So can we get away with making this review half-length?
Bishop. Android. ("Artificial person.") Ripley hates him, but he's nice, so then she doesn't. He's a qualified pilot, but apparently doesn't notice when his ship is dragging something in the landing gear. Shouldn't there be sensors for that sort of thing?
This figure represents Bishop after he was attacked by the Queen - thus the name. So it's just half a figure, the head, arms, and a bit of internal workings. It's great that NECA was able to do such a gross figure, with piles of loose viscera, simply because it's not red; it's like in Kill Bill, when Tarantino successfully avoided an NC-17 rating by simply censoring The Bride vs. Crazy 88 fight to be in black and white. I mean, here's a disarticulated, disemboweled body, and it can be sold in Toys Я Us because the stuff hanging out of him looks like what's under the hood of your car and is molded in tan.
While the previous Bishop had a calm look on his face, this scene
is anything but placid - thus, he looks scared and confused, and just a little bit unfocussed. The head is a new sculpt, with the mouth hanging open and the hair a bit unkempt. He's also covered in his white "blood," which, in the film, was made from milk and yogurt - it spoiled under the hot lights, and poor Lance Henriksen got sick. The paint varies from figure to figure, so if you have the opportunity to compare quality before you buy, take it.
Bishop has the same arms as the last figure, though this time the interior of the joints are molded from pink plastic, not black - the downside being that the paint on the shoulders scrapes away easily, leaving big square flashes of "skin." The hands are the same molds, too, so he can hold his flashlight if you so desire. And the shoulder doesn't fall out of place this time! While there is a balljoint in the upper torso, you can't get Bishop up onto his elbows, like he was in the scene - you'll have to settle for him laying flat on his back. But here's a question for you: if the front of his jumpsuit has the hole where the Queen impaled him, shouldn't there be one on his back as well?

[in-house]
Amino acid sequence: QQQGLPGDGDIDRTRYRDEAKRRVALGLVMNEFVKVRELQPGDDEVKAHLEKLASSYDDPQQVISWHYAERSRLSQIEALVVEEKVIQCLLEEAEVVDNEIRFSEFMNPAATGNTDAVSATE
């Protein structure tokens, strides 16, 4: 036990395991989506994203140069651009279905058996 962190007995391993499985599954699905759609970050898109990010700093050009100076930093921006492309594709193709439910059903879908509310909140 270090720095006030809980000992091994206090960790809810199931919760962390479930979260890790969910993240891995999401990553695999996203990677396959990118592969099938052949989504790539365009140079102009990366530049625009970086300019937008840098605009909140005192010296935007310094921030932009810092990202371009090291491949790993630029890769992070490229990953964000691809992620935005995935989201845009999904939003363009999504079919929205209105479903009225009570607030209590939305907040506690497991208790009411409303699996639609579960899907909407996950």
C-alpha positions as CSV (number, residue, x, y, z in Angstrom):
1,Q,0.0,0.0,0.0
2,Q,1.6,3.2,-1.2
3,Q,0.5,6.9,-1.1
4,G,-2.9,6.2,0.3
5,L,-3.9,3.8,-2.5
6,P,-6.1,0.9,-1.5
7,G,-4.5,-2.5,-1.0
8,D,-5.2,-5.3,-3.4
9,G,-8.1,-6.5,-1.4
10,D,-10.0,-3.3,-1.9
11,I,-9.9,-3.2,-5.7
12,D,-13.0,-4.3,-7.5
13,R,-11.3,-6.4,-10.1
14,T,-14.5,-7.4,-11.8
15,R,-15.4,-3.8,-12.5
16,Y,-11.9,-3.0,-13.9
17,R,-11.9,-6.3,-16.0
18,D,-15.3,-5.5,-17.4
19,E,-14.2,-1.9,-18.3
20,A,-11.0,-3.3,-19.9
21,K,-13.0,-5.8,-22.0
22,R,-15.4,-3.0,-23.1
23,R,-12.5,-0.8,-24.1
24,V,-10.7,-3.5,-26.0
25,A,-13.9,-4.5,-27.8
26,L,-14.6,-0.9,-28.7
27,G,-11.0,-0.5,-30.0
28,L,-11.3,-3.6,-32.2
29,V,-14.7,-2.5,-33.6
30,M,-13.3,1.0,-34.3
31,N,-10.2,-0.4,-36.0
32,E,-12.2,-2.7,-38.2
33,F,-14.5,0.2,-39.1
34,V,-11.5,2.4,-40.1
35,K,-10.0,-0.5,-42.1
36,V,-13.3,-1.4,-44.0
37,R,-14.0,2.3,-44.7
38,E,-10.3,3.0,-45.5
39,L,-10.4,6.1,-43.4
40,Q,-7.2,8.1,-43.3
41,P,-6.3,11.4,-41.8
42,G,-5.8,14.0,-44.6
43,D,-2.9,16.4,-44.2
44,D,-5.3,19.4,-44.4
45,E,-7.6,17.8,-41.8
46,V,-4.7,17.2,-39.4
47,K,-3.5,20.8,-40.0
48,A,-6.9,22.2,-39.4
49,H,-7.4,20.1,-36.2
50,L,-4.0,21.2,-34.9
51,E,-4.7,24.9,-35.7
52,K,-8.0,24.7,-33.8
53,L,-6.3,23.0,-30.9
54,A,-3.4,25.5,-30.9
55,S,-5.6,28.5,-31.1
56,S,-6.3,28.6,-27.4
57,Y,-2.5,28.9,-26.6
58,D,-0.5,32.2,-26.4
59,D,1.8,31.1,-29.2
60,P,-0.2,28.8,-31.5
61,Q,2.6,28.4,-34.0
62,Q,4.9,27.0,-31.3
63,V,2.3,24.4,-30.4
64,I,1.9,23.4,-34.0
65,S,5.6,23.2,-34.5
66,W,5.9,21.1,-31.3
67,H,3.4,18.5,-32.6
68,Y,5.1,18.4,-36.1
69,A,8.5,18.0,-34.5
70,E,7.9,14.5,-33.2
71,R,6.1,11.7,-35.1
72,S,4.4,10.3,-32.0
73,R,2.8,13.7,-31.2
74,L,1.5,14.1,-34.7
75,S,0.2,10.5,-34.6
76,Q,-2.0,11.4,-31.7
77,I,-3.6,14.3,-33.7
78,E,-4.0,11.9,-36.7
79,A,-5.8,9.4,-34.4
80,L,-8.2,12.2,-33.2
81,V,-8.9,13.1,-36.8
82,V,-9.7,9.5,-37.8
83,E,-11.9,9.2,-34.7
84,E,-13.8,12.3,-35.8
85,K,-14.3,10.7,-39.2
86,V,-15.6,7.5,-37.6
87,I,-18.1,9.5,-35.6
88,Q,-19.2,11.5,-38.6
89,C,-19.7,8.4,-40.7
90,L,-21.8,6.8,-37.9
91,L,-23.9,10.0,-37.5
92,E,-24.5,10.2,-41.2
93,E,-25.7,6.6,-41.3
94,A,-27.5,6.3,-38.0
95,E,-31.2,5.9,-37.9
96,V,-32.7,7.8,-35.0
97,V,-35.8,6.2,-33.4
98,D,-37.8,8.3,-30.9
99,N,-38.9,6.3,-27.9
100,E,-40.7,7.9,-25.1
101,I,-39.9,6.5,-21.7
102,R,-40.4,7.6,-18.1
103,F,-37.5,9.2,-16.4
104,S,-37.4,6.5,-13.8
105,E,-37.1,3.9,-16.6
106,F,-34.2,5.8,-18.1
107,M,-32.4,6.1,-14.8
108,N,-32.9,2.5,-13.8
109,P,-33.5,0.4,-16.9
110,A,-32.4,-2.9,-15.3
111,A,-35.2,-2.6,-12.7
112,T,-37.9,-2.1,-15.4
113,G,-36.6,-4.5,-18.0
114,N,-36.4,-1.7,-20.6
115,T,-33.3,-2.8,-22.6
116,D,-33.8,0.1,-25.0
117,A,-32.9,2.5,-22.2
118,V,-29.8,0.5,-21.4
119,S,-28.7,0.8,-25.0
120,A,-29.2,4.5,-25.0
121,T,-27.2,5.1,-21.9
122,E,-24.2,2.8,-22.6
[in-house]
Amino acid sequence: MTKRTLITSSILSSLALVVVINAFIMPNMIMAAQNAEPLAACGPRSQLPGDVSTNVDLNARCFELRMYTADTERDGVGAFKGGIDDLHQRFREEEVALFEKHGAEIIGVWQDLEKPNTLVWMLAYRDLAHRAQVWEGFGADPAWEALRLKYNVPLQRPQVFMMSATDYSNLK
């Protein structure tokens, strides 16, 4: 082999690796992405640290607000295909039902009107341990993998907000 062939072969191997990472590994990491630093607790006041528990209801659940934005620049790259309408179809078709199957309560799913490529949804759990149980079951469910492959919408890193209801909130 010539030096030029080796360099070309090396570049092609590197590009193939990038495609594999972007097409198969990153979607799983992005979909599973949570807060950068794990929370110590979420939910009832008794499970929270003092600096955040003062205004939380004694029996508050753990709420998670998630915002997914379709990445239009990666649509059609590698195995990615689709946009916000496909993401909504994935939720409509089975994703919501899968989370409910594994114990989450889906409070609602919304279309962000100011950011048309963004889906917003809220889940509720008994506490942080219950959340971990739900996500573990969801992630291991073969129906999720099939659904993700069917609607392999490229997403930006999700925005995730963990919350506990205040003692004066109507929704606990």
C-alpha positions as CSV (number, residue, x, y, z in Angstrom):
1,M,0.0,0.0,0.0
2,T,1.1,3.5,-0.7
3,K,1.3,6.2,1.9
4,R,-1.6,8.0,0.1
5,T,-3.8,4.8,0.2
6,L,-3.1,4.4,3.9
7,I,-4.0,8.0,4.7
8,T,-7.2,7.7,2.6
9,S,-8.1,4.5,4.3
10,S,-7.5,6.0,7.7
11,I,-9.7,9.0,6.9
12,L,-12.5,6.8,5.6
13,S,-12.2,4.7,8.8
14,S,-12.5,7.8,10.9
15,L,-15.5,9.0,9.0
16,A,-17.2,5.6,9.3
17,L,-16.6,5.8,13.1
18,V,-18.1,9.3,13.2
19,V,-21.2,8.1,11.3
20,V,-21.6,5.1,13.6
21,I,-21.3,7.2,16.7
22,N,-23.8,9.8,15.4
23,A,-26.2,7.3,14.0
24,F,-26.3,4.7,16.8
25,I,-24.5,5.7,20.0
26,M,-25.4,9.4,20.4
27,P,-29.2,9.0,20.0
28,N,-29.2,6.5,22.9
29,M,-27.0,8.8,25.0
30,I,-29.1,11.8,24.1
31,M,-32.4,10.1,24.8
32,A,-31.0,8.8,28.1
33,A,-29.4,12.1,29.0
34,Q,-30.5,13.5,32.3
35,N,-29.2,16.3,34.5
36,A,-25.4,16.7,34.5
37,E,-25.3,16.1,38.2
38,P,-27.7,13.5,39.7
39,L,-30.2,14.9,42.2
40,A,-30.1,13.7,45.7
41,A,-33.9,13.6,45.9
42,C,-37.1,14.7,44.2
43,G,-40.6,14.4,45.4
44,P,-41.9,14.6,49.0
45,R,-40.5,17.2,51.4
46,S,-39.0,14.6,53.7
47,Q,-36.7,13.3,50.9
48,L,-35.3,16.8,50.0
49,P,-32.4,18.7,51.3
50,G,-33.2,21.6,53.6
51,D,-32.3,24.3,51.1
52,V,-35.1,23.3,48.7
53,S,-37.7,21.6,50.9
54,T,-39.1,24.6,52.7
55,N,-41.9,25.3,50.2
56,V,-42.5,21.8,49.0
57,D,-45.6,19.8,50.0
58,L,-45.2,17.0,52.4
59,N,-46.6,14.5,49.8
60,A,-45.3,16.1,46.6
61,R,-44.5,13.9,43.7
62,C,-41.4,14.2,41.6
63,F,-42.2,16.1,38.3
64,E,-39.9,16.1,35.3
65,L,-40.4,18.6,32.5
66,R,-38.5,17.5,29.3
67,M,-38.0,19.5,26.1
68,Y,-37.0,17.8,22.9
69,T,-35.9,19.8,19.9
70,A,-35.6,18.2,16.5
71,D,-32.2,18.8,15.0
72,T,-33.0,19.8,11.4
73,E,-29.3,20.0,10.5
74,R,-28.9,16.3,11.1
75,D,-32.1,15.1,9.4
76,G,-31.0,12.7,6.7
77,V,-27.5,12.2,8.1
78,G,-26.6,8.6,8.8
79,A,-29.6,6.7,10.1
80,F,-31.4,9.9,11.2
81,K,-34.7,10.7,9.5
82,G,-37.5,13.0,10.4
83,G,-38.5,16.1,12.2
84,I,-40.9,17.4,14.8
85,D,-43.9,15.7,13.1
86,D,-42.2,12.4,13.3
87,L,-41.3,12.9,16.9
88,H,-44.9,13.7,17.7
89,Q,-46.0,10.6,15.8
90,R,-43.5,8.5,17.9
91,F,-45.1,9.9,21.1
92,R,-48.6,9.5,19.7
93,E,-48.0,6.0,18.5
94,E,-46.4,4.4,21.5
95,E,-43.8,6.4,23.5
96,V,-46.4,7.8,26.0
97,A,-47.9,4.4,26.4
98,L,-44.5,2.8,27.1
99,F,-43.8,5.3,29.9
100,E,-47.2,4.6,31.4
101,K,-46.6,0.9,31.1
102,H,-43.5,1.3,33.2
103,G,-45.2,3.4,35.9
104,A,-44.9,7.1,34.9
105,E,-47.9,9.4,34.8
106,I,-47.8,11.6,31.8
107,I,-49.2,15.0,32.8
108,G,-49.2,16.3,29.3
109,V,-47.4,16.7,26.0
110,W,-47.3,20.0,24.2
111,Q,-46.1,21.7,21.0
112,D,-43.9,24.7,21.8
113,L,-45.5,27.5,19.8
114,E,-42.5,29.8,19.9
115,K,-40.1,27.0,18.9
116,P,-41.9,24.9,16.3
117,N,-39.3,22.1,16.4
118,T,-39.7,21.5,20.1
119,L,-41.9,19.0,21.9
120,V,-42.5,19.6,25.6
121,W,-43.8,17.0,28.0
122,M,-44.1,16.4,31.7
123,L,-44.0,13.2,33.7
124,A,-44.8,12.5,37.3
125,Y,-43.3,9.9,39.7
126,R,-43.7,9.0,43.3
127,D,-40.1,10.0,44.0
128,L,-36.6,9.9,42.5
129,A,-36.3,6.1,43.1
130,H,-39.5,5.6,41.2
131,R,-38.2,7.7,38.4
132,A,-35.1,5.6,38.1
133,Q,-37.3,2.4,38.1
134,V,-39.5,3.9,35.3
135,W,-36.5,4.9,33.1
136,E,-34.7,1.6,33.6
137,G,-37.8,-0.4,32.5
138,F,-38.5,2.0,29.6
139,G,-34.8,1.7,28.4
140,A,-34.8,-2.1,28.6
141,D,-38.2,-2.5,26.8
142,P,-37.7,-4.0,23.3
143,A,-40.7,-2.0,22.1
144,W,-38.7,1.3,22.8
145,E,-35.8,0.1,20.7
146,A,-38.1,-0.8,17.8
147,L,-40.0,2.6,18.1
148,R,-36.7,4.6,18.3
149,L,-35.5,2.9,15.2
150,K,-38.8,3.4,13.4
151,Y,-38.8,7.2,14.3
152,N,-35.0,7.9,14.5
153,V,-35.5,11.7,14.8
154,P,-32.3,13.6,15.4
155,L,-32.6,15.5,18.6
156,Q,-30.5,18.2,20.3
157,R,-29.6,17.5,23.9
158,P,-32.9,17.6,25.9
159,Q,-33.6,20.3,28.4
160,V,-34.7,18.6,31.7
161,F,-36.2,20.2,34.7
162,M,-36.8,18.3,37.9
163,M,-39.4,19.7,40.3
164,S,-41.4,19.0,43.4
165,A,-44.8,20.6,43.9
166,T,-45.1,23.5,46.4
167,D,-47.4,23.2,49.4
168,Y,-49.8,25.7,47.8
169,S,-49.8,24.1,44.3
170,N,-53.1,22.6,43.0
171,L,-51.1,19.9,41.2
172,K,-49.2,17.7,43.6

Because a half-a-Bishop wouldn't be a very good value by itself, NECA has paired him with a fun extra: a flexible facehugger, and an opened alien egg. We haven't gotten an egg since McFarlane made some, and the facehugger is a new sculpt, too.
The egg is about 2½" tall, and has a varying diameter - that's what happens when an egg is shaped like an egg. The base is only about 1¾ across, but the body maxes out around 2⅜".
The exterior of the egg has a perfectly scaly texture, but what's really impressive is that the inside is detailed just as thoroughly - it looks lumpy and slimy and wet, thanks to the glossy pink paint that coats it. The flaps at the top even have sculpted strings of mucous stretching between them, which is just a terrible sentence to have to read (or write).
The facehugger's tail is bendy, for posing options, and it's sculpted with six of its finger-legs splayed and two curled up in front of it. The underside, with its cuneal mouth, is given a gloss finish to make it look wet, while the top is dry.
If you've got the Alien Queen, and you've got the human queen, and you're going to get the Power Loader, you've kind of got to get this Bishop to go with them - he's an important part of the scene! He's a fun half-man, and getting the egg is a nice bonus.